Guidance for Managers of Virtual Teams

Guidance for Managers of Virtual Teams

The challenges presented by Covid-19 are unprecedented and continue to evolve. In order to cope with these challenges, many companies are exploring ways to help their employees work productively from home. However, the shift from face time management to virtual management is not straightforward or simple. Virtual teams are fundamentally different from regular work teams. They cross boundaries related to geography, time, and organization and use technological means to communicate and collaborate. These differences can be overcome with planning and intentional management. This resource is designed to help you navigate this shift while maintaining productivity, trust, and communication. 

First, know that all employees, managers and non-managers are experiencing these changes at the same time. While policy and procedure mandate a change, the process that individuals will go through is a transition. Individual people will move through the transition in different ways. While you may have some team members who are ready to implement a fully virtual work environment, some are still in the process of acknowledging that these changes are even necessary. Some of this difference is due to individual preferences for approaching change while some is a result of information and beliefs.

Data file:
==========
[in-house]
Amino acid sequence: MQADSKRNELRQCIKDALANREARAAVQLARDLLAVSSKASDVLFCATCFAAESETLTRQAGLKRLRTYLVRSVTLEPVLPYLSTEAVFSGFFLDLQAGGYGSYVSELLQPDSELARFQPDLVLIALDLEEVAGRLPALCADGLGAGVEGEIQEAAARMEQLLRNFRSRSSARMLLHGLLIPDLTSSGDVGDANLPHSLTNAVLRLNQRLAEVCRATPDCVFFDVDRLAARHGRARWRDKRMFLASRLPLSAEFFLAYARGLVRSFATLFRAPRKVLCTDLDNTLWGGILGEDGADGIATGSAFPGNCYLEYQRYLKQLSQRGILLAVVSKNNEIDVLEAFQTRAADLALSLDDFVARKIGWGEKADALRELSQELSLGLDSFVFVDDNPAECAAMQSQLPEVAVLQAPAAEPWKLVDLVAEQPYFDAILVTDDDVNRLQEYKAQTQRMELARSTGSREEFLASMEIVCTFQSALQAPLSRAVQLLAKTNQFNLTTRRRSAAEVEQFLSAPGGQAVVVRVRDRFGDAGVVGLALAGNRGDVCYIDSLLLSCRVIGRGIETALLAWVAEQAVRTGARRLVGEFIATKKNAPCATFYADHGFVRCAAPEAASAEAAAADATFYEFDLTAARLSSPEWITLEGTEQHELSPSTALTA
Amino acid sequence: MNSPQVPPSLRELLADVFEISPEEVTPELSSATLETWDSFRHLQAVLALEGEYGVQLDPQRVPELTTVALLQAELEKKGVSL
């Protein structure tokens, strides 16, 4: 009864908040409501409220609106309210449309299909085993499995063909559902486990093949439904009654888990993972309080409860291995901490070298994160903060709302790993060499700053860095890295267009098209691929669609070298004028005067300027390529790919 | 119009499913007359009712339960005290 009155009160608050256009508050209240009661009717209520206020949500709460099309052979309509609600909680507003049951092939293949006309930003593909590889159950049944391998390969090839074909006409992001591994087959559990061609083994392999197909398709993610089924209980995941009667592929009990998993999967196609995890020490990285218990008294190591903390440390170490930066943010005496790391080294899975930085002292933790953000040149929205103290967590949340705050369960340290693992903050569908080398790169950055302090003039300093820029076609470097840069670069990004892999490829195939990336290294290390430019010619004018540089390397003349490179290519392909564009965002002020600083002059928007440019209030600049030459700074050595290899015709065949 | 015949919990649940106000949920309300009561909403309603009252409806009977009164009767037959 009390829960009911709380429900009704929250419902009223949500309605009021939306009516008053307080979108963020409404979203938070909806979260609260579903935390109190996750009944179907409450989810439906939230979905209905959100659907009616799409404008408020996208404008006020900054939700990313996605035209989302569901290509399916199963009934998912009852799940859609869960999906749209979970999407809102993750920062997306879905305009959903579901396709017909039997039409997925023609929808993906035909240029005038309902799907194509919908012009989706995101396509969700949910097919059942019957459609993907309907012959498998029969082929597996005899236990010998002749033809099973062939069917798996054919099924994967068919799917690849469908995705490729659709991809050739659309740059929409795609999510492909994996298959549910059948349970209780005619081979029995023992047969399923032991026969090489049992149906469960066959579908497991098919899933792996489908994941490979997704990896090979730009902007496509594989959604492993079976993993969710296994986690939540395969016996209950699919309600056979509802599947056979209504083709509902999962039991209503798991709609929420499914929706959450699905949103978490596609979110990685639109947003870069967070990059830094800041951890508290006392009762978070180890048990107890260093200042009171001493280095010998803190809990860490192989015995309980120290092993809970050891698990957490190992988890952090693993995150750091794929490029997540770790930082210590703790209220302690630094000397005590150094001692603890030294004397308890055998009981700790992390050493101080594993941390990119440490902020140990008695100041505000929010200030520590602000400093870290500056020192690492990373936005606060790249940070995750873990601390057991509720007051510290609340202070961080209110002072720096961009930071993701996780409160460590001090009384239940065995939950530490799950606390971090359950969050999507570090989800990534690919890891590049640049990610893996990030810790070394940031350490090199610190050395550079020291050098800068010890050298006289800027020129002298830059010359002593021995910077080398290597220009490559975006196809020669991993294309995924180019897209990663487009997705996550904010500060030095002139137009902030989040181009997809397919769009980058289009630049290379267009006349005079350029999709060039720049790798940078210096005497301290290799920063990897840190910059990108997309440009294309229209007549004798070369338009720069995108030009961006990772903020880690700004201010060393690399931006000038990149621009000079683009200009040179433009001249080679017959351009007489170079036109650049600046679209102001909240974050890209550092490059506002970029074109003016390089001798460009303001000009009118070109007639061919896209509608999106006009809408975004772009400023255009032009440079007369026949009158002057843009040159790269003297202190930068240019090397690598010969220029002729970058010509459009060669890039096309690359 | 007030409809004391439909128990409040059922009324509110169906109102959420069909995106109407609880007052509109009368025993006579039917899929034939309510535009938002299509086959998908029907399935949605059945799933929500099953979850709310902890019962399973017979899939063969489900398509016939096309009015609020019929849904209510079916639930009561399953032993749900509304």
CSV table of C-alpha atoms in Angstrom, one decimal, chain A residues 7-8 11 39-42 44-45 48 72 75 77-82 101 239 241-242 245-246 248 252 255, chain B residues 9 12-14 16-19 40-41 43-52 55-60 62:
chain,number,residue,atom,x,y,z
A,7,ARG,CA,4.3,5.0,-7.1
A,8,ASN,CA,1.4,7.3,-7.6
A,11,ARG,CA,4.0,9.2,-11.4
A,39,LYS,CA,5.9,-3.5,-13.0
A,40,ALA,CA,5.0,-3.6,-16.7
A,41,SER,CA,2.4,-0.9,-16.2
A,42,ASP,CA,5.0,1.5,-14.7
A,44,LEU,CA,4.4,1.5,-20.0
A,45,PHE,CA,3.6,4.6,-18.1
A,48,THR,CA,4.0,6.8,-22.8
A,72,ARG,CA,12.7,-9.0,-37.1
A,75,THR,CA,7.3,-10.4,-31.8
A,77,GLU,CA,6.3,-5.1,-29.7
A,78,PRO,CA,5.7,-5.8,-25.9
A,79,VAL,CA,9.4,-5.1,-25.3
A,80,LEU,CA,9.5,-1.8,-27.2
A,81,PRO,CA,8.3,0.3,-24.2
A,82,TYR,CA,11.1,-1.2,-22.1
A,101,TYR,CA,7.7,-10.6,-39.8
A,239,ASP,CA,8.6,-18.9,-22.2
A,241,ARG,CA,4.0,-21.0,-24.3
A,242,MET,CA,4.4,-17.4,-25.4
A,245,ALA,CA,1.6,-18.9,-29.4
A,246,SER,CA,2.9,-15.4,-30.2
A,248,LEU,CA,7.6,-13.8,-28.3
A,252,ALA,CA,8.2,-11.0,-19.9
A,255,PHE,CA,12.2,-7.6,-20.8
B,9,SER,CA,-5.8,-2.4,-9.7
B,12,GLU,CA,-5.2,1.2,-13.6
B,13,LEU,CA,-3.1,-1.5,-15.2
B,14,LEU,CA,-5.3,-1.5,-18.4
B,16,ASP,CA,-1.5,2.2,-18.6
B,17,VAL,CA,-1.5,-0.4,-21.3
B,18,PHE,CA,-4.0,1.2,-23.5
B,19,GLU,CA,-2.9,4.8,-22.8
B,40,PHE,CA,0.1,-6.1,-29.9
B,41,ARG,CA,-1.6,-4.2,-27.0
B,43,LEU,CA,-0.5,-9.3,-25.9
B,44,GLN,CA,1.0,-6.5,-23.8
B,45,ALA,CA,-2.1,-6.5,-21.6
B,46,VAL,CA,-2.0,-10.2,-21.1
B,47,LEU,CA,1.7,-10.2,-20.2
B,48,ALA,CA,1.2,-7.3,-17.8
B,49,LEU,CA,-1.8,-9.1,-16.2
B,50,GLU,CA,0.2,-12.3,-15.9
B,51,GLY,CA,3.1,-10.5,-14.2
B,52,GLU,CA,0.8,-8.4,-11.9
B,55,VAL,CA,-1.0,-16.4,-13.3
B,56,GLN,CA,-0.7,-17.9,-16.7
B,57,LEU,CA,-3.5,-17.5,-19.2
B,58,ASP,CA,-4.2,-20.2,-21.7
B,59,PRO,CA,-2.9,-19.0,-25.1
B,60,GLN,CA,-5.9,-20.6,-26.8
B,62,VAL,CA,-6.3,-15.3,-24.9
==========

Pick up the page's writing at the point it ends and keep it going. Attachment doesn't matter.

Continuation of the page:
As a leader, you can gauge where an individual team member might be on this spectrum of change by talking with them about their feelings, concerns, and answering questions. Pay attention to whether the employee is focusing on the future or the past and whether they seem to be in more of an emotional or rational frame of mind. For more information on the transition process and to learn more about helping your employees navigate change, join us for these professional development opportunities (link). 

The following are general considerations that will help you prepare to implement virtual work arrangements. 

  • Accountability is key. Set expectations for completing projects or performing ongoing duties. Put the details in writing to the degree possible. Define work systems and timelines. Establish a regular meeting schedule so everyone knows the cycle of when work should be completed. Send an agenda for the meeting so people have time to prepare. Have clear deliverables. Have employees track hours and what they were working on during those hours. 

  • Check in regularly using virtual communication tools. Make sure each person knows what tools should be used for communicating different types of information and the right contacts. For example: what system will you be using for conference calls vs. one on one check-ins? Are there channels available for informal conversations (remember that people will be missing the information that comes from passing in the hallway)? How will you communicate information that is time-sensitive or emergencies?